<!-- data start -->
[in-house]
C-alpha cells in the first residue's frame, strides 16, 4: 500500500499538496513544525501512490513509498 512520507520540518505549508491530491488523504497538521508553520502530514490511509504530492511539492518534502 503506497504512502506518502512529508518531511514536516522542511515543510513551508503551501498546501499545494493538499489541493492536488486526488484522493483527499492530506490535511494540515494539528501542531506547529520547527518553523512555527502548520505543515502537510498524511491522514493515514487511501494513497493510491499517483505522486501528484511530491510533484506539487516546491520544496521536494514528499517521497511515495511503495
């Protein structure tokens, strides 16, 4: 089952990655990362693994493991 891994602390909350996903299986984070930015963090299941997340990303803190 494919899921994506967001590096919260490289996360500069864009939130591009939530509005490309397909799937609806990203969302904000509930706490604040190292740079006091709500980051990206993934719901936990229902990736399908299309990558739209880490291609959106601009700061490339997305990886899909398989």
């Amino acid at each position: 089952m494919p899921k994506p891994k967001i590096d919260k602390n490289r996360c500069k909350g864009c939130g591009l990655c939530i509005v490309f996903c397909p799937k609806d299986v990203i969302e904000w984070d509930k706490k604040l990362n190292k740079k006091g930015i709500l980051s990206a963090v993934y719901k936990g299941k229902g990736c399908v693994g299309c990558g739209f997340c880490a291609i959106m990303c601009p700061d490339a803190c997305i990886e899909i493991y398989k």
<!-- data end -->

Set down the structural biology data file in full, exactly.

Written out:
[in-house]
C-alpha cells in the first residue's frame, strides 16, 4: 500500500499538496513544525501512490513509498 512520507520540518505549508491530491488523504497538521508553520502530514490511509504530492511539492518534502 503506497504512502506518502512529508518531511514536516522542511515543510513551508503551501498546501499545494493538499489541493492536488486526488484522493483527499492530506490535511494540515494539528501542531506547529520547527518553523512555527502548520505543515502537510498524511491522514493515514487511501494513497493510491499517483505522486501528484511530491510533484506539487516546491520544496521536494514528499517521497511515495511503495
């Protein structure tokens, strides 16, 4: 089952990655990362693994493991 891994602390909350996903299986984070930015963090299941997340990303803190 494919899921994506967001590096919260490289996360500069864009939130591009939530509005490309397909799937609806990203969302904000509930706490604040190292740079006091709500980051990206993934719901936990229902990736399908299309990558739209880490291609959106601009700061490339997305990886899909398989």
């Amino acid at each position: 089952m494919p899921k994506p891994k967001i590096d919260k602390n490289r996360c500069k909350g864009c939130g591009l990655c939530i509005v490309f996903c397909p799937k609806d299986v990203i969302e904000w984070d509930k706490k604040l990362n190292k740079k006091g930015i709500l980051s990206a963090v993934y719901k936990g299941k229902g990736c399908v693994g299309c990558g739209f997340c880490a291609i959106m990303c601009p700061d490339a803190c997305i990886e899909i493991y398989k």